Monday Musings 220 - The run is bigger than the runner
Claiming that I ran my first full marathon, a neat 42 kilometers will be both, a truth and a lie. It is true to the extent that I reached the finishing line in one piece and supported ably by two aching limbs and yet it is a lie because what I did in the last 10 kms cannot be called a run even if one were to be blessed with a hyperactive imagination or a penchant for the hyperbole. I did something between a walk and a crawl in those kilometers, supported by conversation with a fellow lady runner who was in equal distress. As far as my own distress is concerned, let me only comment that male distress often takes a U turn when it meets the distress of the opposite gender.
Even though my amateur attempts at long distance running are a few years old now, nothing had prepared me for what I experienced. Here are a few things that I discovered.
The first one is that all long distance runs, marathon being only one of them and one can safely treat life and career and relationships as others of the ilk, is about dealing with unpredictability. One can prepare and one must, but at the end of it all, one has to deal with at least one thing that he was never prepared for. When that happens and something or the other will happen, there is no solution as you are in the middle of the run, you only deal with it. Now dealing with a problem is different from solving it. One realizes through the experience of marathons that in long runs, one does not always have the luxury of a solution – one only has resort of ability to deal with it. So the big question I asked myself – can I deal with a problem even when I cannot solve it?
The second experience is about the whole array of things around preparing for the long run. My experiment of the 42 without too many training attempts at the distance clearly showed in my shoddy timings and a weak end. Motivation, energy, enthusiasm is good to have and probably are critical too. However a runner buoyed only by them will discover that they are insufficient if not fickle. Long runs are run on the dint of old fashioned practice, training, regularity, discipline and diligence. My last 30 days tapering of the practice, indiscipline of diet and dilution in diligence was never compensated enough by the power of passion. So even if there is the shadow of unpredictability looming large, there is no substitute for preparation. So the big question I asked myself is how often do I submit to the lure of allowing my sense of passion rule over my sense of preparation – and how much of my outcomes are a result of it?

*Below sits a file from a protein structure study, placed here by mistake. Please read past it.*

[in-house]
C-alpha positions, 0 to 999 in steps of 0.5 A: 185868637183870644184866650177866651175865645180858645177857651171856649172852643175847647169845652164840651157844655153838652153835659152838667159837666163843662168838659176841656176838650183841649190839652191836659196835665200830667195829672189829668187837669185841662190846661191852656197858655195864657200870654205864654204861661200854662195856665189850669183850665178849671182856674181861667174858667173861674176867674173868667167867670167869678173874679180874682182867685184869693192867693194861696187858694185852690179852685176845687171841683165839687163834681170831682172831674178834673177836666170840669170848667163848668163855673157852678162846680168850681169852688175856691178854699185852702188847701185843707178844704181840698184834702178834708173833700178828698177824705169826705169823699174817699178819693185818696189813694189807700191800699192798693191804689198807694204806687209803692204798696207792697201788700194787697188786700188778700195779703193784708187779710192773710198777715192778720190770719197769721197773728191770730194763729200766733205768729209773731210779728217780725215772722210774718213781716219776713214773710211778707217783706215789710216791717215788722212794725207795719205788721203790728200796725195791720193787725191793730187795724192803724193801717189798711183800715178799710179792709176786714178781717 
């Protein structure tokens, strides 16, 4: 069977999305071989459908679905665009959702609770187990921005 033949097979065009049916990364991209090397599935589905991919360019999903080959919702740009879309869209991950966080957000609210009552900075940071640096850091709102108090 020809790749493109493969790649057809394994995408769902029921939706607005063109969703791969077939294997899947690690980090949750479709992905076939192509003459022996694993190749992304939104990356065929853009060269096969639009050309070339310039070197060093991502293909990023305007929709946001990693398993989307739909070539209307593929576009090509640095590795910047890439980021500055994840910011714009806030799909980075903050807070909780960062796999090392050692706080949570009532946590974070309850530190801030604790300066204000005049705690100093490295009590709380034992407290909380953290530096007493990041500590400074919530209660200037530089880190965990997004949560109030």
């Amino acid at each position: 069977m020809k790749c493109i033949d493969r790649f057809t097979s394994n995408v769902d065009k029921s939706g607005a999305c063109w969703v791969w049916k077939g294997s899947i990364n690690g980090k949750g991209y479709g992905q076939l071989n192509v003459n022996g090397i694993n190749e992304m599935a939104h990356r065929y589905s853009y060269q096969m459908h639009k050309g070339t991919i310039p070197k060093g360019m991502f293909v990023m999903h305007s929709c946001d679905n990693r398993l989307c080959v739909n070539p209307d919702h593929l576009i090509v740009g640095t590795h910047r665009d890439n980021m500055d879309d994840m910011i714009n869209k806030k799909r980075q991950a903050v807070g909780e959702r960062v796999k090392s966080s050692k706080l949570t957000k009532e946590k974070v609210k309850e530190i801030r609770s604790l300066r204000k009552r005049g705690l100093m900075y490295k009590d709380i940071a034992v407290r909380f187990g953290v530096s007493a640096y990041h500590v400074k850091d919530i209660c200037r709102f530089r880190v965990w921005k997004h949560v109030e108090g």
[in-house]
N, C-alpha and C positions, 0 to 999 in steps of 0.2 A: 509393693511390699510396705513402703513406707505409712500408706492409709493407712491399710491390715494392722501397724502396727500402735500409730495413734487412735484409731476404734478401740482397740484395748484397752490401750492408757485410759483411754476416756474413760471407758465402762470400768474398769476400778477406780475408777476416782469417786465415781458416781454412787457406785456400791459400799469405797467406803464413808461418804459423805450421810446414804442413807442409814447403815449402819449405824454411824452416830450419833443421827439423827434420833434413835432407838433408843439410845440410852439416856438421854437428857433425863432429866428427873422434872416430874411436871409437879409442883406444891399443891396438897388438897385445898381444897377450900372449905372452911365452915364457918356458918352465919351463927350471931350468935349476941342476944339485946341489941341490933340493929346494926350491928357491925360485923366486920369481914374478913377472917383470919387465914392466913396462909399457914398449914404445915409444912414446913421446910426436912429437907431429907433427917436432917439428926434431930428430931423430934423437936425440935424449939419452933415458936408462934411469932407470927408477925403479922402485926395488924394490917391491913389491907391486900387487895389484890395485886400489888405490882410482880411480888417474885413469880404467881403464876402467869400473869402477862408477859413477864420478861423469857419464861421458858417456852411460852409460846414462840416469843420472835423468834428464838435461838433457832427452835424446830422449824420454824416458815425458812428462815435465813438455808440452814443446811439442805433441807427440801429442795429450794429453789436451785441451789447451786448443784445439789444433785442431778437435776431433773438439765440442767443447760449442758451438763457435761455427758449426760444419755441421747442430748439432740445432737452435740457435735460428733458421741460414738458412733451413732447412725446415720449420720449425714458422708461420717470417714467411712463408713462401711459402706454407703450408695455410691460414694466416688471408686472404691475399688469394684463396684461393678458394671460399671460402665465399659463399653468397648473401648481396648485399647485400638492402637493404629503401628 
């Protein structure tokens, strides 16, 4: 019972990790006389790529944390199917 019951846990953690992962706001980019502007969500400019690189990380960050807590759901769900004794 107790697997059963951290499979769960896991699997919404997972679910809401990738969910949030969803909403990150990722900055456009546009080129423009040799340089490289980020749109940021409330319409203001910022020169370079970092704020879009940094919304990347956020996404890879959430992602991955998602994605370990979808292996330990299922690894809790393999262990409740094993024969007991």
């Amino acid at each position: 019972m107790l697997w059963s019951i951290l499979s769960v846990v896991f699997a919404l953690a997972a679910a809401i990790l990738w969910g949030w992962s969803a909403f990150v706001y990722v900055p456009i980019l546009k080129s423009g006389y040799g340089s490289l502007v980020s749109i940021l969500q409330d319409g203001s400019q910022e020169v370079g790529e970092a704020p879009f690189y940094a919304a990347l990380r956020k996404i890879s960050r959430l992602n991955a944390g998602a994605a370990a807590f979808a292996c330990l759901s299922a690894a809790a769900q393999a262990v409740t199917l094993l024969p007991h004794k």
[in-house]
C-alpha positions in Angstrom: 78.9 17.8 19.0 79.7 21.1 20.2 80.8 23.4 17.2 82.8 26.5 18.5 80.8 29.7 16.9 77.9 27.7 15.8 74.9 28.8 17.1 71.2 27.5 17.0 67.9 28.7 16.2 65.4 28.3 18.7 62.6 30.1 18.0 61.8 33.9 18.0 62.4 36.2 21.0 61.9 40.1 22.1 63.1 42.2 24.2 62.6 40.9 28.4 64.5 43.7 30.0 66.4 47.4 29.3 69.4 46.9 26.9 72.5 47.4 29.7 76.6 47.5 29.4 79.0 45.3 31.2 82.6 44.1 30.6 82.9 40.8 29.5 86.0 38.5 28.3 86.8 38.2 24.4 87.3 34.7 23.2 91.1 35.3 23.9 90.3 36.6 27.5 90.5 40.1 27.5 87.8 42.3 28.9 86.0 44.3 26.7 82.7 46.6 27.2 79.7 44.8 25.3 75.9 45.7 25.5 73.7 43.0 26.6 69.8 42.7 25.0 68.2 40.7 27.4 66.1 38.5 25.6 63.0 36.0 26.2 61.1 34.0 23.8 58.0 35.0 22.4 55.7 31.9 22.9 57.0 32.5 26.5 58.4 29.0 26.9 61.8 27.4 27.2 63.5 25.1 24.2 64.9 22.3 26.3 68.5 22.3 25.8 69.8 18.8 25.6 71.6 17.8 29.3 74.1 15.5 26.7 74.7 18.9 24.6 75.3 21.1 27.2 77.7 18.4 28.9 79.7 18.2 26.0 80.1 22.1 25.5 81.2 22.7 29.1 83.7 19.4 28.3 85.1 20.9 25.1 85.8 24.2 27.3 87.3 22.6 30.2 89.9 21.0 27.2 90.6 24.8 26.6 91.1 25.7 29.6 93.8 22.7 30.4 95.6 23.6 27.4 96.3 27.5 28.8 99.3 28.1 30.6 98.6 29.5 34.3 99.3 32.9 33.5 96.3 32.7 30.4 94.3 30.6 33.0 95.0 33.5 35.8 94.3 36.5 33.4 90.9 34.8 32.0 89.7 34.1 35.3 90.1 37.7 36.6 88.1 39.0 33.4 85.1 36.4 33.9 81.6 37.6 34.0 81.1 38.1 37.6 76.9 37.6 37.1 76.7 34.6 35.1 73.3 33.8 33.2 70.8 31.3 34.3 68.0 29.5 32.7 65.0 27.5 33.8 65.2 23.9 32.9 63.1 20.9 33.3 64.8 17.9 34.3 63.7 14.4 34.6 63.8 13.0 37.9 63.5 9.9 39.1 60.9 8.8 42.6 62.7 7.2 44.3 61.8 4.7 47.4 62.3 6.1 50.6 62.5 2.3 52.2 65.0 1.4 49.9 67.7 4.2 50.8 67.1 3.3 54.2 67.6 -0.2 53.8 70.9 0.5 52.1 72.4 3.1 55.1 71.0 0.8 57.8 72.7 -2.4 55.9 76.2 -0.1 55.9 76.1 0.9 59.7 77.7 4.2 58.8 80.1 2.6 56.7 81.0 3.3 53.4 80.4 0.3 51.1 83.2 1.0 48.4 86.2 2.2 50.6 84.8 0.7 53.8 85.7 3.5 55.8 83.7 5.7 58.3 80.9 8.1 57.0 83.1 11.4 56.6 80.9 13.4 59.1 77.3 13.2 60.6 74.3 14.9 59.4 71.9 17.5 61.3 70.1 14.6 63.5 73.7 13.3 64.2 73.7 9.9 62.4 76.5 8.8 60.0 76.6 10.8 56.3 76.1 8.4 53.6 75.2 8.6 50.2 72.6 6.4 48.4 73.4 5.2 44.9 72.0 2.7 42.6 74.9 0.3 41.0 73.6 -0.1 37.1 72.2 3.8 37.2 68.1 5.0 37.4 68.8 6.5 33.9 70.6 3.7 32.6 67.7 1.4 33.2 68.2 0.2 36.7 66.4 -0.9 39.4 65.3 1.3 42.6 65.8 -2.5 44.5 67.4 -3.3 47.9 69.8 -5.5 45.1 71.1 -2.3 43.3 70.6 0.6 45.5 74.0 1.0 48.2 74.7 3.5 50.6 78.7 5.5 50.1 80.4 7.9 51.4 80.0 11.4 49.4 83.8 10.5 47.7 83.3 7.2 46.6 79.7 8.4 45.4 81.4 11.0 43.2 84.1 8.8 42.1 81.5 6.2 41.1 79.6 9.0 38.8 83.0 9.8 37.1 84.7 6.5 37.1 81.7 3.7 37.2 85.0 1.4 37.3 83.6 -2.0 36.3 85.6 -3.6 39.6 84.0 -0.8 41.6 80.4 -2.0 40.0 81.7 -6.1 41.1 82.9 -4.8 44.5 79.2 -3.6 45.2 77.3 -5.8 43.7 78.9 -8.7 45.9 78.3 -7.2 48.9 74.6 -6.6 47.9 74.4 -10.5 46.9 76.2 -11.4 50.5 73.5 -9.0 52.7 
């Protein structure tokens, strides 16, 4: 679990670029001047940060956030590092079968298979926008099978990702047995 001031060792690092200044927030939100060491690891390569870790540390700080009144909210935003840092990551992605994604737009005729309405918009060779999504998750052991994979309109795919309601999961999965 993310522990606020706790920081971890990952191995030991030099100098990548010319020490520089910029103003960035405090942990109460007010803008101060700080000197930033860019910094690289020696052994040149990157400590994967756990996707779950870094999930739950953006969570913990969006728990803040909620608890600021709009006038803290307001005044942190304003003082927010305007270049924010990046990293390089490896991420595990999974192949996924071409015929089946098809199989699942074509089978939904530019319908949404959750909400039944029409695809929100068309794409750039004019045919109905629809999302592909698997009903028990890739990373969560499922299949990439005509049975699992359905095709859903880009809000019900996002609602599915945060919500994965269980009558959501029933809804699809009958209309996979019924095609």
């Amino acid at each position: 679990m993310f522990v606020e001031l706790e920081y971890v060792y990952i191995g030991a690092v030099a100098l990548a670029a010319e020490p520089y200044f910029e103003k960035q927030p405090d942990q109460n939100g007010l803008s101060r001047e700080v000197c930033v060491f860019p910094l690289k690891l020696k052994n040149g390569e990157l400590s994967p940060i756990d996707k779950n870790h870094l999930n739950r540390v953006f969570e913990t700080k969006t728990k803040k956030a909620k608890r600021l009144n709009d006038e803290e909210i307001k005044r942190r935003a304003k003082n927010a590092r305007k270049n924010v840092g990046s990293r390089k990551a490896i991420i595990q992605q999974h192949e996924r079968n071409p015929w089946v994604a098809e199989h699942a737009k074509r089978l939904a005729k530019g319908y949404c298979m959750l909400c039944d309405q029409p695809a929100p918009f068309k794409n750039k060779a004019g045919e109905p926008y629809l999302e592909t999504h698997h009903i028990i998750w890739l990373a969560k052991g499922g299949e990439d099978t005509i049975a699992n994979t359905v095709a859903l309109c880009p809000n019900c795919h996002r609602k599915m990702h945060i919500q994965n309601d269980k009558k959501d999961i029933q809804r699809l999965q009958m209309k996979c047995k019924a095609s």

Long distance running is different from all other competitive sports because in no other sporting activity, maybe with the exception of mountaineering, even competitors respect each. In some sense each one is running his own race, competing with his own timings, his own limitations, and his own sense of self. When you see a fellow runner in pain or in trance – and these are the only two states runners are in the last few kilometers, the emotion that gets generated is not that of competition but of respect – for you know what he is going through and what has taken for him to reach here.
Even though all of them covet the place on the podium there is no animosity or jealousy or a pettiness of mind – but the magnanimity of heart that blooms out of respect. He is running his race and you are running yours. Even if there is competition, it is uplifting and not petty. One cannot imagine a runner who appreciates the nature of the long, very long run, do anything that is petty. The nature of the run is such that it uplifts even those who might have tendencies otherwise. So the big question I asked myself is how much everyone around me deserves so much more RESPECT for what they have endured and still have the gumption and courage to be in the run.
Finally and I am saving the best for the last – the big realization is that when all is said done and everything is done and dusted, every runner worth the salt that he loses recognizes that whoever you are and whatever your timings are and howsoever large are your accomplishments and talents, the run is always bigger than the runner. Often in other runs like life and work, runners start believing in their own indispensability and importance a tad too much, only to be jolted to reality sooner or later and often in a manner that is tragic and painful. My suggestion to those who are lucky enough not to have received such jolts so far is - run! You just need one long run to realize that the run is bigger that the runner – any runner.